Although solar cells have improved over the years, thin film solar cells are still less efficient than crystalline solar cells, which are too expensive for commercial use. This is part of the downsides we reviewed in the pros and cons of solar energy. After experimenting with different materials and solar cell construction, a team of researchers has found that using two thin films of different materials can create solar cells that are both affordable and efficient. In fact, this new idea allows the solar cells to have about 34% efficiency, which is about 10% more efficient than the current models.
Interestingly, solar cells appear to be simple devices. They include a top layer and an energy conversion layer. The sunlight falls on the clear top layer so that it can be converted into energy in the energy conversion layer, where the light is absorbed. The energy conversion layer also produces negatively charged electrons and positively charged holes that move in opposite directions. After that, the opposite-moving particles transfer from a top contact layer to a bottom one, where the electricity is channeled out of the cell for us to use. The amount of electricity produced depends on the amount of sunlight collected and the conversion ability.
Traditionally, researchers approach solar cells from two sides: an optical side and an electrical side. The optical side looks at how the sunlight is collected by the panels, and optical researchers aim to optimize light capture. In contrast, the electrical side looks at how the light is converted into electricity, and electrical researchers optimize conversion to electricity. Though both researcher groups are effective at their jobs, they simplify the other side, which prevents them from optimizing both sides of a solar cell and decreases efficiency.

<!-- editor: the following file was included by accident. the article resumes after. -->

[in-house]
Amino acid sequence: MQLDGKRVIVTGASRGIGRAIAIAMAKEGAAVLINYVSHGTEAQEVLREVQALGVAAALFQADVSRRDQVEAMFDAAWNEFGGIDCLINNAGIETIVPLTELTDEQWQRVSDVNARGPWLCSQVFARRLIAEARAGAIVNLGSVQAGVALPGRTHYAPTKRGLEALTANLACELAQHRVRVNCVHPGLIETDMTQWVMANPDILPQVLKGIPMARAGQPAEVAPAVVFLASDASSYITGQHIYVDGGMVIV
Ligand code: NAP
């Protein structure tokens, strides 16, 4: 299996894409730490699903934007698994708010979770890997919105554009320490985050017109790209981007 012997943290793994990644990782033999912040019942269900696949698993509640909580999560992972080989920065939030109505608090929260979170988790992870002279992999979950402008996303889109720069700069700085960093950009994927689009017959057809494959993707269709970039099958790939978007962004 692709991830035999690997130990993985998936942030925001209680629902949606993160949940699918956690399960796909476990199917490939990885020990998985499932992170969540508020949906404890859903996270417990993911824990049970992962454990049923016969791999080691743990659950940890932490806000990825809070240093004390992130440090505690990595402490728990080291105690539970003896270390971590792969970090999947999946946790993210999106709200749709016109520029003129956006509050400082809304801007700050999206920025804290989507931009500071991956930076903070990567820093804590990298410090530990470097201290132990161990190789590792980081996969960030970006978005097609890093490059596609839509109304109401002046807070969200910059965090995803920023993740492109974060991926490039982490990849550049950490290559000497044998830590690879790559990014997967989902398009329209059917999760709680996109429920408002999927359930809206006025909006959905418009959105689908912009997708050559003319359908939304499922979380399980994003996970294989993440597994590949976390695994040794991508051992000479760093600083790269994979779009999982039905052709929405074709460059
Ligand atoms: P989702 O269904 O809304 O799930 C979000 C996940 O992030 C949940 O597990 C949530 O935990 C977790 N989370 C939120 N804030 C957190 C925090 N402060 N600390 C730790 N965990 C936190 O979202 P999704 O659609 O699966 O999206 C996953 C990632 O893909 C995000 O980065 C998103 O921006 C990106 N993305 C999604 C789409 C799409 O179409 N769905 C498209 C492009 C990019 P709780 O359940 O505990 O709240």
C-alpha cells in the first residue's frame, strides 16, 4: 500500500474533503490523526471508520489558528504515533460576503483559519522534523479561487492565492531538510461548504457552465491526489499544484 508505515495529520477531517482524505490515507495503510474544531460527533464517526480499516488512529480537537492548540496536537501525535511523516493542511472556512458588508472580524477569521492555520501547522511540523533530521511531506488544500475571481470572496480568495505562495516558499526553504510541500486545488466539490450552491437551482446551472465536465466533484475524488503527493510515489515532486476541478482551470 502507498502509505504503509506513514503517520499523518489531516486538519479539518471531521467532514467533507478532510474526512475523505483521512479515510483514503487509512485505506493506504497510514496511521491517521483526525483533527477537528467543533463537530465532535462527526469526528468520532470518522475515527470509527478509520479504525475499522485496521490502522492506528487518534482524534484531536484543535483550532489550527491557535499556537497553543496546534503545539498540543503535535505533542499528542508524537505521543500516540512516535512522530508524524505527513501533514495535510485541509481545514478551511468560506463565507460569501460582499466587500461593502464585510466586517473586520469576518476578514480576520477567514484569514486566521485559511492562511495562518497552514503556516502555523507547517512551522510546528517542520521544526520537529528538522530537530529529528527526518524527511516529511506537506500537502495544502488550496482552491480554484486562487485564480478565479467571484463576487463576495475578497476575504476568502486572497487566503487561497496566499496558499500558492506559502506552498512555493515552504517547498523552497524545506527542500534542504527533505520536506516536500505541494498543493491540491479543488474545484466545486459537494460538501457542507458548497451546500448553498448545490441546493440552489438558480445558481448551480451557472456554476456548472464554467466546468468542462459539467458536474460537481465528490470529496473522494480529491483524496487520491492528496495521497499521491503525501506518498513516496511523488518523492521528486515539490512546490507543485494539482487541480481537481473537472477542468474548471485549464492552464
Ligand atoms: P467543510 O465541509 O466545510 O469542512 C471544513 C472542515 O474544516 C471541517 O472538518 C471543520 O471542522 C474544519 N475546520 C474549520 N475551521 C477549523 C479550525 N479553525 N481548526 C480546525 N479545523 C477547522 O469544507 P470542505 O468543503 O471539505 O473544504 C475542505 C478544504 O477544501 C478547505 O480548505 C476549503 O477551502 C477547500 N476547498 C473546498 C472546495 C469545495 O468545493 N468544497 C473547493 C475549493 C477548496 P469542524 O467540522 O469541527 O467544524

Akhlesh Lakhtakia of Evan Pugh University and Charles Godfrey Bunder of Penn State, however, aimed to create a model that treated both the optical and electrical sides as equal. Through theoretical research and calculations, the researchers created this model to increase actual efficiency above 30% since anything lower will make little difference. The researchers have since published their findings in Applied Physics Letters.
Per their research, the researchers used two different absorbent materials in two different thin films, where the absorbent layer was nonhomogeneous in a special way. More specifically, they made the films from commercially available CIGS, copper indium gallium diselenide, and CZTSSe, copper zinc tin sulfur selenide. Each material has roughly the same lattice structure, which allows them to be grown on top of each other.
On their own, the efficiency of CIGS is about 20% while CZTSSe’s is only about 11%, which is not very efficient. Together, however, the two materials absorb different frequencies, which allows the combined efficiency to be around 34%, nearly 10% more efficient than single-layer solar cells.
Since Lakhtakia is a theoretician, he does not make thin films and the findings are purely theoretical. Instead, he creates mathematical models that test configuration material possibilities. So, the finding in this study is purely theoretical, meaning that it has not been tested on models in a laboratory. As a result, the next step for this study is to create two-layered films and experiment with them. The experiments will either back up or refute the theoretical findings, which will bring about the best answers concerning the solar panel construction efficiency.